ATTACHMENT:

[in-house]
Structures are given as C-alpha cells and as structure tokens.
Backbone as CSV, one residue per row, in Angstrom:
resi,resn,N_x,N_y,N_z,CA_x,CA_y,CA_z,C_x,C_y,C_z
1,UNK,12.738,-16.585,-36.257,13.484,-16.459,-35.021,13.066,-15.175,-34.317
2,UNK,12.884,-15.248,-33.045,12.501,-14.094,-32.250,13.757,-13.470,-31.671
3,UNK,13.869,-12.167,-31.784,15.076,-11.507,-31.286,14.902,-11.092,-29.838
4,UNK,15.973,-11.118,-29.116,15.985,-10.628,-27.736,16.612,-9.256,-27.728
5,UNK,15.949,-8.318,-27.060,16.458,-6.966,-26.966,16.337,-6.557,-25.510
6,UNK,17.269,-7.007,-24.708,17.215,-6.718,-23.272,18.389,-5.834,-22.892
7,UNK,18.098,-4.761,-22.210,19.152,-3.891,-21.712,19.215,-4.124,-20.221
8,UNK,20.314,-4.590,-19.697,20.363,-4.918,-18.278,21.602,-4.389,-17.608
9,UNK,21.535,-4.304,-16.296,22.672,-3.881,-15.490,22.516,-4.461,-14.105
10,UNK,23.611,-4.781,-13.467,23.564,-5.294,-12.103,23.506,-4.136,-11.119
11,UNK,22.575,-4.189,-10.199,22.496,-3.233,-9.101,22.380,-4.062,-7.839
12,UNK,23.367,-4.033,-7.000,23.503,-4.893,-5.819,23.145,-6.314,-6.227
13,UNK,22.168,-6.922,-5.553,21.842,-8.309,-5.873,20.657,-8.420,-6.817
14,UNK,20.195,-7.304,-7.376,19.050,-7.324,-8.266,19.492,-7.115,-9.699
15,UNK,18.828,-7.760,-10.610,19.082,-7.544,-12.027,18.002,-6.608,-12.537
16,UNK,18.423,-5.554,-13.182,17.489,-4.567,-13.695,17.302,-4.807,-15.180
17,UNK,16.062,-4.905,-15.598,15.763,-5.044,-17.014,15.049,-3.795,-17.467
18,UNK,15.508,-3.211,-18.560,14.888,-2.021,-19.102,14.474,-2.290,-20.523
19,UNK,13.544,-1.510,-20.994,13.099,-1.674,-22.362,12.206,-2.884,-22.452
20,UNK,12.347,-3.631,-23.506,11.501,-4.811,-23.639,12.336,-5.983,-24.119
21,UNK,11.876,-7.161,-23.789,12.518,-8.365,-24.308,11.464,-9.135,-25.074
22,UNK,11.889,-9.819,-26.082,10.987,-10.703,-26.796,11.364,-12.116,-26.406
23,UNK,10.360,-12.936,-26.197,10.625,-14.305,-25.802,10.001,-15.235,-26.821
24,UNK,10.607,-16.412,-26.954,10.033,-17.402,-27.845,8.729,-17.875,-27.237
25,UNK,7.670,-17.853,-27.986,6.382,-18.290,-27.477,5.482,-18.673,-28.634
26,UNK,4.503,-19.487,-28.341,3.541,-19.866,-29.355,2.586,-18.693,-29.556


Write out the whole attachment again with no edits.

[in-house]
Structures are given as C-alpha cells and as structure tokens.
Backbone as CSV, one residue per row, in Angstrom:
resi,resn,N_x,N_y,N_z,CA_x,CA_y,CA_z,C_x,C_y,C_z
1,UNK,12.738,-16.585,-36.257,13.484,-16.459,-35.021,13.066,-15.175,-34.317
2,UNK,12.884,-15.248,-33.045,12.501,-14.094,-32.250,13.757,-13.470,-31.671
3,UNK,13.869,-12.167,-31.784,15.076,-11.507,-31.286,14.902,-11.092,-29.838
4,UNK,15.973,-11.118,-29.116,15.985,-10.628,-27.736,16.612,-9.256,-27.728
5,UNK,15.949,-8.318,-27.060,16.458,-6.966,-26.966,16.337,-6.557,-25.510
6,UNK,17.269,-7.007,-24.708,17.215,-6.718,-23.272,18.389,-5.834,-22.892
7,UNK,18.098,-4.761,-22.210,19.152,-3.891,-21.712,19.215,-4.124,-20.221
8,UNK,20.314,-4.590,-19.697,20.363,-4.918,-18.278,21.602,-4.389,-17.608
9,UNK,21.535,-4.304,-16.296,22.672,-3.881,-15.490,22.516,-4.461,-14.105
10,UNK,23.611,-4.781,-13.467,23.564,-5.294,-12.103,23.506,-4.136,-11.119
11,UNK,22.575,-4.189,-10.199,22.496,-3.233,-9.101,22.380,-4.062,-7.839
12,UNK,23.367,-4.033,-7.000,23.503,-4.893,-5.819,23.145,-6.314,-6.227
13,UNK,22.168,-6.922,-5.553,21.842,-8.309,-5.873,20.657,-8.420,-6.817
14,UNK,20.195,-7.304,-7.376,19.050,-7.324,-8.266,19.492,-7.115,-9.699
15,UNK,18.828,-7.760,-10.610,19.082,-7.544,-12.027,18.002,-6.608,-12.537
16,UNK,18.423,-5.554,-13.182,17.489,-4.567,-13.695,17.302,-4.807,-15.180
17,UNK,16.062,-4.905,-15.598,15.763,-5.044,-17.014,15.049,-3.795,-17.467
18,UNK,15.508,-3.211,-18.560,14.888,-2.021,-19.102,14.474,-2.290,-20.523
19,UNK,13.544,-1.510,-20.994,13.099,-1.674,-22.362,12.206,-2.884,-22.452
20,UNK,12.347,-3.631,-23.506,11.501,-4.811,-23.639,12.336,-5.983,-24.119
21,UNK,11.876,-7.161,-23.789,12.518,-8.365,-24.308,11.464,-9.135,-25.074
22,UNK,11.889,-9.819,-26.082,10.987,-10.703,-26.796,11.364,-12.116,-26.406
23,UNK,10.360,-12.936,-26.197,10.625,-14.305,-25.802,10.001,-15.235,-26.821
24,UNK,10.607,-16.412,-26.954,10.033,-17.402,-27.845,8.729,-17.875,-27.237
25,UNK,7.670,-17.853,-27.986,6.382,-18.290,-27.477,5.482,-18.673,-28.634
26,UNK,4.503,-19.487,-28.341,3.541,-19.866,-29.355,2.586,-18.693,-29.556